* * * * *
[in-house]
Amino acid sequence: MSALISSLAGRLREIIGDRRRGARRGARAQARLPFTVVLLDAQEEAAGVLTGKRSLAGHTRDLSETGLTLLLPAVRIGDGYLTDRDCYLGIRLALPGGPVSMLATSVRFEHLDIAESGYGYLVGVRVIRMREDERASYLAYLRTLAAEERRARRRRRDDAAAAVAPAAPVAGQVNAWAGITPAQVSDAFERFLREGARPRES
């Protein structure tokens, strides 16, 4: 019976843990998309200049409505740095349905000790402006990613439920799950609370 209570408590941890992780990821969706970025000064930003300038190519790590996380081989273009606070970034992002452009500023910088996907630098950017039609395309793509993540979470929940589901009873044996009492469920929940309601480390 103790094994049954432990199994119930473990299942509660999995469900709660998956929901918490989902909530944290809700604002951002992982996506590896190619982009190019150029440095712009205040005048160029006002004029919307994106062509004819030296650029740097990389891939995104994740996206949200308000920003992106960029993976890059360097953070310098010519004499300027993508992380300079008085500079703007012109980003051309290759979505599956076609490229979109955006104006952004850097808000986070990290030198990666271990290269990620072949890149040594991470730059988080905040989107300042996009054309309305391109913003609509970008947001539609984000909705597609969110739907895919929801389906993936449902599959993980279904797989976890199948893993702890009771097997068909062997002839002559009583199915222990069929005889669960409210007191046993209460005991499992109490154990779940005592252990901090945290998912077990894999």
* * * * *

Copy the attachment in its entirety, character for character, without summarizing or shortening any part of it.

[in-house]
Amino acid sequence: MSALISSLAGRLREIIGDRRRGARRGARAQARLPFTVVLLDAQEEAAGVLTGKRSLAGHTRDLSETGLTLLLPAVRIGDGYLTDRDCYLGIRLALPGGPVSMLATSVRFEHLDIAESGYGYLVGVRVIRMREDERASYLAYLRTLAAEERRARRRRRDDAAAAVAPAAPVAGQVNAWAGITPAQVSDAFERFLREGARPRES
């Protein structure tokens, strides 16, 4: 019976843990998309200049409505740095349905000790402006990613439920799950609370 209570408590941890992780990821969706970025000064930003300038190519790590996380081989273009606070970034992002452009500023910088996907630098950017039609395309793509993540979470929940589901009873044996009492469920929940309601480390 103790094994049954432990199994119930473990299942509660999995469900709660998956929901918490989902909530944290809700604002951002992982996506590896190619982009190019150029440095712009205040005048160029006002004029919307994106062509004819030296650029740097990389891939995104994740996206949200308000920003992106960029993976890059360097953070310098010519004499300027993508992380300079008085500079703007012109980003051309290759979505599956076609490229979109955006104006952004850097808000986070990290030198990666271990290269990620072949890149040594991470730059988080905040989107300042996009054309309305391109913003609509970008947001539609984000909705597609969110739907895919929801389906993936449902599959993980279904797989976890199948893993702890009771097997068909062997002839002559009583199915222990069929005889669960409210007191046993209460005991499992109490154990779940005592252990901090945290998912077990894999």